FRESNO -- Raúl Gutiérrez entered the restaurant business the way many do: bussing tables and serving guests.
But after years of serving international cuisine in some of Houston's finest restaurants, Gutiérrez yearned to get back to his roots, and introduce the world to his own twist on Mexican food.
It's been 20 years since Gutiérrez, 52, opened the first Fajita Fiesta restaurant in Fresno. A measure of his success was his selection in August as 2008 Businessman of the Year by the Central California Hispanic Chamber of Commerce.
"We still look to serve the best, no matter the price," Gutiérrez said. While other restaurants struggle to stay afloat during an unsteady economy, Gutierrez has never sacrificed value for cost, and believes that his customers appreciate that.
Born in Jalisco, México, Gutiérrez immigrated to California in 1972, and then moved to Houston in 1975. He came to America with one goal: to work.
While in Texas, he worked at various French and Italian restaurants, learning the business and discovering he loved it. Learning the unique flavors of other cultures, and having the opportunity to meet a wide range of people became Gutiérrez's passion. He described his experience as a "once-in-a-lifetime opportunity," and asked himself why he couldn't open a restaurant of his own.
He married his wife María, 52, in 1979, and they soon started a family with their first two children, Rosario, 28, and Raúl Jr., 26.
Gutiérrez and his family moved to Fresno in 1986, and he began selling shoes and carpet for a living. But he always remembered the French and Italian food he served in Houston. His dream of opening a restaurant began to materialize, and now all he needed to do was save every penny to get the business off the ground.
Gutiérrez purchased the property in downtown Fresno where the original Fajita Fiesta stands today, and opened the restaurant in October 1988.
"It was exciting," Gutierrez said. "It's what we wanted to do."
Gutiérrez co-owns the restaurant with his wife, who also gained restaurant experience in Houston. They take pride in the unique flavors they were able to bring to the Valley, as well as their menu's appeal to a wide range of people.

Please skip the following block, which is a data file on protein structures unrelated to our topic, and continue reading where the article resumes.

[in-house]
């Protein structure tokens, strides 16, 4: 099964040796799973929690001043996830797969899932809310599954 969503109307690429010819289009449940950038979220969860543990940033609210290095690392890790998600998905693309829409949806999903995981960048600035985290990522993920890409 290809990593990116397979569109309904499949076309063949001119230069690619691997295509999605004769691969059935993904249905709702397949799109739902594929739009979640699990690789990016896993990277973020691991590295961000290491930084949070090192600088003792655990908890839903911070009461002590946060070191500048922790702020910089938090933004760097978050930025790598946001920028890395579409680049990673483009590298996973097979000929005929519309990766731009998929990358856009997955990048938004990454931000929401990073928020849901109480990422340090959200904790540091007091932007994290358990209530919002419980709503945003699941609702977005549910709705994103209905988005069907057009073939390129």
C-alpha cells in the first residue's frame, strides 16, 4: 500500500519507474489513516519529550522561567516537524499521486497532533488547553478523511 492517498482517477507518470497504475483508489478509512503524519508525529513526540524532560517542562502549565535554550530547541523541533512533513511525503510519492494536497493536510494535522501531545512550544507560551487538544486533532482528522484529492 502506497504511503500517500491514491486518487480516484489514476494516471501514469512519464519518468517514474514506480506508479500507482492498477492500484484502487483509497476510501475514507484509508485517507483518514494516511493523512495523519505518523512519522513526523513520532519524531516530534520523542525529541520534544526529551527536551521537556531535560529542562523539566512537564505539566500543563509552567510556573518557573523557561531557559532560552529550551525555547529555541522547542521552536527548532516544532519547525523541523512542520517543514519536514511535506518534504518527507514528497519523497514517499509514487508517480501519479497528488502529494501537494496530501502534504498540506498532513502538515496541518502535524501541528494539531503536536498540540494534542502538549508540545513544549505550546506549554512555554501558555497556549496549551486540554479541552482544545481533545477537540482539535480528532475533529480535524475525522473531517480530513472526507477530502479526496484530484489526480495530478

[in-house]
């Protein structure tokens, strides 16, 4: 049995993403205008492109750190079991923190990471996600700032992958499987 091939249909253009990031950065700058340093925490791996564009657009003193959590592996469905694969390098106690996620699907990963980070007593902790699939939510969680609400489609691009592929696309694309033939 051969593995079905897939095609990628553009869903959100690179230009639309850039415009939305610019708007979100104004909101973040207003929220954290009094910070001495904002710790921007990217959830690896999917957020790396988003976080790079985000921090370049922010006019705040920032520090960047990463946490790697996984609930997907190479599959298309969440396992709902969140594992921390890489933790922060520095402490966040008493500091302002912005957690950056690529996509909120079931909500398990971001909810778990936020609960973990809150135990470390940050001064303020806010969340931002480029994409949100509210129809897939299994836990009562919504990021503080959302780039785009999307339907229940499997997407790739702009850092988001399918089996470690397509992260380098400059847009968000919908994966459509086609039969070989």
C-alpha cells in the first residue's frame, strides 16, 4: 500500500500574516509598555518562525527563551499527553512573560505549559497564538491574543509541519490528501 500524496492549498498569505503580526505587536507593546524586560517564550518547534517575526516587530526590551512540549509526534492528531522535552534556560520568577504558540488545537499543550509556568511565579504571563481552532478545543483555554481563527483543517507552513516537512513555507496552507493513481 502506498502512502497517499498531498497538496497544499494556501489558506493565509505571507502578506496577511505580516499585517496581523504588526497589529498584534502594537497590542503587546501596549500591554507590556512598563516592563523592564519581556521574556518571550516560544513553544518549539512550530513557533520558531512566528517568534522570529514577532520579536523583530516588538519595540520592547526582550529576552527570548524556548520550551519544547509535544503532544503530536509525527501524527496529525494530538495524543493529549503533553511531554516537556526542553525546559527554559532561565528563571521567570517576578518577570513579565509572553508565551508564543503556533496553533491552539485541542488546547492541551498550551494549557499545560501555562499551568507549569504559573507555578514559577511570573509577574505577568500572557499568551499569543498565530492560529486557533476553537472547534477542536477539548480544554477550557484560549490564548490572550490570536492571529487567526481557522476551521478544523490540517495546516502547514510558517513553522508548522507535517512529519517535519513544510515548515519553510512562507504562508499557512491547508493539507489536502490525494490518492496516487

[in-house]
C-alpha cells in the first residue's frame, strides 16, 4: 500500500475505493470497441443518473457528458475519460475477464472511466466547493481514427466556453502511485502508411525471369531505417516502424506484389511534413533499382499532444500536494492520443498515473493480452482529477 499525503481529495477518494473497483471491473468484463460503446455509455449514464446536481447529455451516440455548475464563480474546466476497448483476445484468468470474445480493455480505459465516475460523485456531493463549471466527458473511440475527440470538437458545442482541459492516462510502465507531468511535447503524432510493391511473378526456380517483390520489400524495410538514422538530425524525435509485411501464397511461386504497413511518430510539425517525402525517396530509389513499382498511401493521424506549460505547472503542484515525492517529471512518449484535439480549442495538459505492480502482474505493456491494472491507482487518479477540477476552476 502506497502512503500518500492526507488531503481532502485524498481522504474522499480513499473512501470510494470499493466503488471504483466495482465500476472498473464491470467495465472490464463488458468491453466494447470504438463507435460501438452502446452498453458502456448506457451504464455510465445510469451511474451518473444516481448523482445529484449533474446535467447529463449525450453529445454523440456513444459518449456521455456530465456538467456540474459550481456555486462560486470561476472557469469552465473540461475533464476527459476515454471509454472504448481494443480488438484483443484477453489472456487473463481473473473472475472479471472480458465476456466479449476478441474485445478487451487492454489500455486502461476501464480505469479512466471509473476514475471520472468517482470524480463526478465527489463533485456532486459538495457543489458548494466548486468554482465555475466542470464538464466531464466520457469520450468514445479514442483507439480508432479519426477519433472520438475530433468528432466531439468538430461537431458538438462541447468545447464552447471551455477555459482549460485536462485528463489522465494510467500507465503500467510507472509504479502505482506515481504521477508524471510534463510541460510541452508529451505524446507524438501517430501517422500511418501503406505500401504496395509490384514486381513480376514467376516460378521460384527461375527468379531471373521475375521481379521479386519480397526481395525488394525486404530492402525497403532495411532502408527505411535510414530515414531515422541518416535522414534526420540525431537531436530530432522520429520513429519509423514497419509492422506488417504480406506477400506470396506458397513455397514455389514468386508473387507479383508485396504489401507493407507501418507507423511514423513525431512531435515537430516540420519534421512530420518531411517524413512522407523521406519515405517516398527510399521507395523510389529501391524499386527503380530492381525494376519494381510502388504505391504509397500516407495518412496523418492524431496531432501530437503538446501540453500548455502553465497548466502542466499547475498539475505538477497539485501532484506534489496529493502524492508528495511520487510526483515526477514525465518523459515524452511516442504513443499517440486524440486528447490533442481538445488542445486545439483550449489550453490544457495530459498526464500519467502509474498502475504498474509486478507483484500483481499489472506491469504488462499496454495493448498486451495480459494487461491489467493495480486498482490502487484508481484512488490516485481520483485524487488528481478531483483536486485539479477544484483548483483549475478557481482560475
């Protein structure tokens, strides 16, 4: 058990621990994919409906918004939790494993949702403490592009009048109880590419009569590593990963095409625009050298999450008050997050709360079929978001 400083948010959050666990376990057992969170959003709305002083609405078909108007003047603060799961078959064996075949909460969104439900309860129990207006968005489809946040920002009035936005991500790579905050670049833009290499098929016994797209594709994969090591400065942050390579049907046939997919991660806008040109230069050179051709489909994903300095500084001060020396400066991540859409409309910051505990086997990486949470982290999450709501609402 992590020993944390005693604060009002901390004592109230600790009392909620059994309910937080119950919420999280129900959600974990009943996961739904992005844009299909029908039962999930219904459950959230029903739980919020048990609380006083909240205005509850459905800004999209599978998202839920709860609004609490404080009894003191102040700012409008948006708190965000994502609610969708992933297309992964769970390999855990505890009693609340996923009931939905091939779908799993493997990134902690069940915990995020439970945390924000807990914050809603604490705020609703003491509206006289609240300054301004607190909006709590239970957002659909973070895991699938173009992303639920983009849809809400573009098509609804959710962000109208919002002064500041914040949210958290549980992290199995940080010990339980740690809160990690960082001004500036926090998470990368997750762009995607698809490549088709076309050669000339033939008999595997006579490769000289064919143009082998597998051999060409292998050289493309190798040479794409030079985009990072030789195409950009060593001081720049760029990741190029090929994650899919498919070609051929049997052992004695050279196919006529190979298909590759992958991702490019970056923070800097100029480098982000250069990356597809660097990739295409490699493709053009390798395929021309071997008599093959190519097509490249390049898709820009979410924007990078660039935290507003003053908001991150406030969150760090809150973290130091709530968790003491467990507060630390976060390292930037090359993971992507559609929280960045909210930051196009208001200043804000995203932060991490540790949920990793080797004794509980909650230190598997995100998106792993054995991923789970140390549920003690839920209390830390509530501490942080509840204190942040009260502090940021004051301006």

He was inspired by the food of different cultures, and by incorporating these ideas with elements from the food of his childhood, along with his wife's family recipes from San Luis Potosí, México, the end result was a brand-new spin on Mexican food.
"Part of the success of Fajita Fiesta is that we brought our recipes from a different state and different parts of México," Gutiérrez said. "Just like music, not every artist is able to sing the same song."
María Gutiérrez said it was natural to open the restaurant because of their knowledge of the business they had from working in Texas. "It was really easy for us," María said.
Maria describes her recipes as completely different and fresh. "It's nothing close to California style," María said. Gutiérrez built his business on hard work, discipline, a strict schedule and maintaining consistent quality.
Gutiérrez took pride in introducing Fresno to their special chicken fajitas. Known for their popular tacos al carbón, the Gutiérrezes make their flour and corn tortillas from scratch every day.
Although there were times when the restaurant brought in a mere $30 a day, business is now booming, and Gutiérrez couldn't be more proud.
Gutiérrez opened the second location at Cedar and Nees avenues in 1999, and the third at Cedar and Shaw avenues in 2006. Gutiérrez's wife and older children manage the restaurants, and the whole family has learned the business firsthand. Younger sons Nick, 19, and Julio, 16, serve as waiters, and the youngest son, Antonio, 14, will soon join the family business.
John Hernández, executive director of the Central California Hispanic Chamber of Commerce, said Gutiérrez was voted Businessman of the Year because of his commitment to the community, and the example he sets for others.
"Raúl has been a fixture in the Hispanic community for 20 years," Hernández said. "He's worked from the bottom up."
Gutierrez's continued expansion of his business is also a reason for his recognition.
"He's a great success story," Hernández said.
Hernández recognizes how difficult the restaurant business can be. He believes that Gutiérrez is the perfect candidate for the award because he has mastered his craft, and built a reputation for honesty.
Gutiérrez attributes his success to long hours, hard work and the loyal customers who come in and spread the word about the restaurant.
"Having the restaurant family-owned makes a big difference," Gutiérrez said. "We all have the same interest."